Master Sergeant Robert Lee Whitehead knew Dima better than any of his fellow soldiers at the funeral yesterday. That’s mostly because 30 of the 31 men in his company who served in Iraq remain there. They are scheduled to return next month. One of them lost his life in Iraq earlier this year.
Whitehead said that he and Dima quickly bonded when they found out they both worked as truck drivers for JB Hunt.
The two were commonly referred to as “smoking buddies.” Whitehead said that when you saw one of them, you usually saw the other. He said the two enjoyed one of their best times together on a trip to Indiana two years ago, traveling to a naval ammunitions depot with their engineering group. They received gold coins from the Naval Sea System Command, which Whitehead displayed.
Whitehead commented that one of Dima’s distinguishing characteristics was his amiable personality.
“He was never down,” said Whitehead.
According to the soldier, Dima was “always happy. . . . He always made you laugh.”
Lieutenant Gil Carey, who commanded their company, remarked on how the two would sometimes talk for hours. Oftentimes, Carey could hear their words as the sounds vibrated through his tent in the middle of the night.
“He was one of the best friends I ever had,” said Whitehead, a 34-year serviceman and Vietnam veteran. “He had a heart of gold. He would do anything for you.”
United States Congressman Maurice Hinchey spoke at the funeral service at the White Lake Reformed Presbyterian Church Tuesday. (The service was conducted by Reverend Father Dimitrie Musta of the Romanian Orthodox Church in New York City. Musta is originally from Yugoslavia.)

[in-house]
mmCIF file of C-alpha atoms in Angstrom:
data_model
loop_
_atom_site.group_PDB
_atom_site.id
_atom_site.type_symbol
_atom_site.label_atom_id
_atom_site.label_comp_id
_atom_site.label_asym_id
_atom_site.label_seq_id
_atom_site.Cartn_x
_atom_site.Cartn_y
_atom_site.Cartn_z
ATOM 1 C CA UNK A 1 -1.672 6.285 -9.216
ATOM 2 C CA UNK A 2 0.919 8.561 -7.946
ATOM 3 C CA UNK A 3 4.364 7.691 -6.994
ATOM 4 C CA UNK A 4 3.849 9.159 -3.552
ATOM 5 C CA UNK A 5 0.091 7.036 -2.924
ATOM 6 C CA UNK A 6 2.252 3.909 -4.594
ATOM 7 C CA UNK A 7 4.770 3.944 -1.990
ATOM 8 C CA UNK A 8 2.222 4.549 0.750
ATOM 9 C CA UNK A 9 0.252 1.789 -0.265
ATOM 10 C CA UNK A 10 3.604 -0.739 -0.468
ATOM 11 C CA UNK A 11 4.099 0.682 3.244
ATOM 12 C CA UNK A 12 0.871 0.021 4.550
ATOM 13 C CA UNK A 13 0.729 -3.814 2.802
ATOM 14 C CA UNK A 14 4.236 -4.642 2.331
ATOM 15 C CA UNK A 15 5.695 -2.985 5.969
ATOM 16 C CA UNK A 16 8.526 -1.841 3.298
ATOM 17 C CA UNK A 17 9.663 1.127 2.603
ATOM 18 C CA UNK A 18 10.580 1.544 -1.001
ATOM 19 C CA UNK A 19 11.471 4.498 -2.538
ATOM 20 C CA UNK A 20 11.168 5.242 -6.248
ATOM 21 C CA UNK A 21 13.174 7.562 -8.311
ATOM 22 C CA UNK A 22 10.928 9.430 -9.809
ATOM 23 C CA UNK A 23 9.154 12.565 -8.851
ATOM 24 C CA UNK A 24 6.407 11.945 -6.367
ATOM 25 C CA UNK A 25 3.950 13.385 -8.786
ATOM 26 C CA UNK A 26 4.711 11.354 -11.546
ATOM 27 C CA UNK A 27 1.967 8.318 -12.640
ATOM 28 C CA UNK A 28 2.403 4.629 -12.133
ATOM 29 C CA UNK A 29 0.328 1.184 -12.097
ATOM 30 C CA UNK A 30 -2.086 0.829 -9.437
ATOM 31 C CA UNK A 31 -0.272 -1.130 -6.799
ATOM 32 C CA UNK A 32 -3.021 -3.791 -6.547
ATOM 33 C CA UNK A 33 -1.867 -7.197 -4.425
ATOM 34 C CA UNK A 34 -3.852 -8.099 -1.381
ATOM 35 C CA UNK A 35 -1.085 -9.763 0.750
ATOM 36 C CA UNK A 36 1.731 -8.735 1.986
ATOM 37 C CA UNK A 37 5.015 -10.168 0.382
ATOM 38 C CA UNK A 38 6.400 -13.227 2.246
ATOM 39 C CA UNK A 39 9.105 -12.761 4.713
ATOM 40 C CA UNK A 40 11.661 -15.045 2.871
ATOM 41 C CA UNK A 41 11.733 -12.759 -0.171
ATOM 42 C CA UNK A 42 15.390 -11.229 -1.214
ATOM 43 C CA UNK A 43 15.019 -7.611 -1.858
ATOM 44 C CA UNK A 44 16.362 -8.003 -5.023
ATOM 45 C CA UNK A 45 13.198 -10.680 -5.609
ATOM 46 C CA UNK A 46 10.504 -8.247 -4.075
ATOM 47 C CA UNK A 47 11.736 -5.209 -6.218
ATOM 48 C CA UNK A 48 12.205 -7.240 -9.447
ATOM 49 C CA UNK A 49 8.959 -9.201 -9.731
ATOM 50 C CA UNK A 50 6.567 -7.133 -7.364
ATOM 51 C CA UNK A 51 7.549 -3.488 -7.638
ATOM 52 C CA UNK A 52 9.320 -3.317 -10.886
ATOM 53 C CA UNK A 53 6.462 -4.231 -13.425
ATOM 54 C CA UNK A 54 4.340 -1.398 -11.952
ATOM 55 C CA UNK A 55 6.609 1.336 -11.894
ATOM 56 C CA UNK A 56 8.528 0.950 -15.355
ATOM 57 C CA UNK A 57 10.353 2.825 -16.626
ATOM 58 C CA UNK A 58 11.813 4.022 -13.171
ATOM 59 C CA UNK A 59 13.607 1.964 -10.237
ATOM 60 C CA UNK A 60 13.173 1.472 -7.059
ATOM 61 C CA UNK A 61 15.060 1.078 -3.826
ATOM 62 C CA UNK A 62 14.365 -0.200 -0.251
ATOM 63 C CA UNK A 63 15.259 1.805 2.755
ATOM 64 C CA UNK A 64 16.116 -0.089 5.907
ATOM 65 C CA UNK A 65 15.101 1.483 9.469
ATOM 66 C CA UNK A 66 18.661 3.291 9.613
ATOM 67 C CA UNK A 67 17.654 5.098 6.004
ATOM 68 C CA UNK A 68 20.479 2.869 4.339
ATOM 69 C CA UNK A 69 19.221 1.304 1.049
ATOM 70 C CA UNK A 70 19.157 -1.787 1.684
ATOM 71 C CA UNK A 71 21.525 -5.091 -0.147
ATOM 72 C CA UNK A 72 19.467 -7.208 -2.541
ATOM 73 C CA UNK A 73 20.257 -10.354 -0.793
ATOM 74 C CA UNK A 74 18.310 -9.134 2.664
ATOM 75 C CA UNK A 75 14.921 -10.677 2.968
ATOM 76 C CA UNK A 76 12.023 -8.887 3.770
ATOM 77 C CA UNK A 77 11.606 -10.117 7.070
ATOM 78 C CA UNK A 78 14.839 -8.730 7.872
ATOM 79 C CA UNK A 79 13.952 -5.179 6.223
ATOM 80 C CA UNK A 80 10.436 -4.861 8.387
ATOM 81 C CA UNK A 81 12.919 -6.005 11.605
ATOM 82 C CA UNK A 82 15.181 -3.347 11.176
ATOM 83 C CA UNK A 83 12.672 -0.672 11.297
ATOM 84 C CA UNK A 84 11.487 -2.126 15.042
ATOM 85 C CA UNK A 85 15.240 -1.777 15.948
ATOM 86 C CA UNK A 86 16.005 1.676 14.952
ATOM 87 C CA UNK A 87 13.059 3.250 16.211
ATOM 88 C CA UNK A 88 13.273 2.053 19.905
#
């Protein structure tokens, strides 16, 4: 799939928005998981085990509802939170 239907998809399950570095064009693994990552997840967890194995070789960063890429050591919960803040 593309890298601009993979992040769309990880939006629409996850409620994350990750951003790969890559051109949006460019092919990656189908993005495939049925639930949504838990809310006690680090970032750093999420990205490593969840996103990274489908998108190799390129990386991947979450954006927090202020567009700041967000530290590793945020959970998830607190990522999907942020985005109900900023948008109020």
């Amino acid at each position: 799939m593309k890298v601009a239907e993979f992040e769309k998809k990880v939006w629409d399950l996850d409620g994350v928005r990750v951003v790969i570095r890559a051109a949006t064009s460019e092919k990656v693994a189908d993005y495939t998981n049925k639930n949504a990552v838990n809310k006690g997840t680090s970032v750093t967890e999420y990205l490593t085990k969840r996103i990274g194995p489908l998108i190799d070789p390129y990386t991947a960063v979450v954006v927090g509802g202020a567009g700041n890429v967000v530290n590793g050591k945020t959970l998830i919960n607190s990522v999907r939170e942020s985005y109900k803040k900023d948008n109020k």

Hinchey lauded Dima for his “strength and determination,” as well as his humor. Those qualities should be passed down to his three children, Christian (4), Angela (3) and John (2).
Major General Richard Scott called Dima “a hero,” “a role model,” and “an American warrior.”
Scott noted that Dima followed a proud tradition of those who had emigrated from foreign countries and served America during wartime. In fact, Dima had gained his American citizenship just six weeks ago, while serving oversees.
Master Sergeant Jose Vera served with Dima for over two years during their training in New Windsor. He called Dima “an outstanding individual” and soldier.
“He was a good man” and will be missed, he added.
Peter Dancio, whose wife is Florika’s aunt, said Dima was “a great father and husband.” He said the saddest part of his death would be Dima’s inability to watch them grow up.
Dancio said the family was “overwhelmed” by the support from the community. He said such community support during times of need is what makes the United States great.
He said Florika had been offered a car from a stranger in Pennsylvania and received a check from somebody in Port Jervis she had never met. One of Christian’s teachers baked a pie and delivered it personally to her home. The White Lake Fire Department offered up its building for the reception after the funeral.
He stressed that the family was “very appreciative” of the support they received locally as well as their old home in the Ridgewood/Glendale section of Queens.
He said a scholarship fund would be set up for the children, with the help of LaBuda. Those willing to donate funds can send money to the Dima Scholarship Fund, C/O Florika Dima, PO Box 958, Smallwood, NY 12778.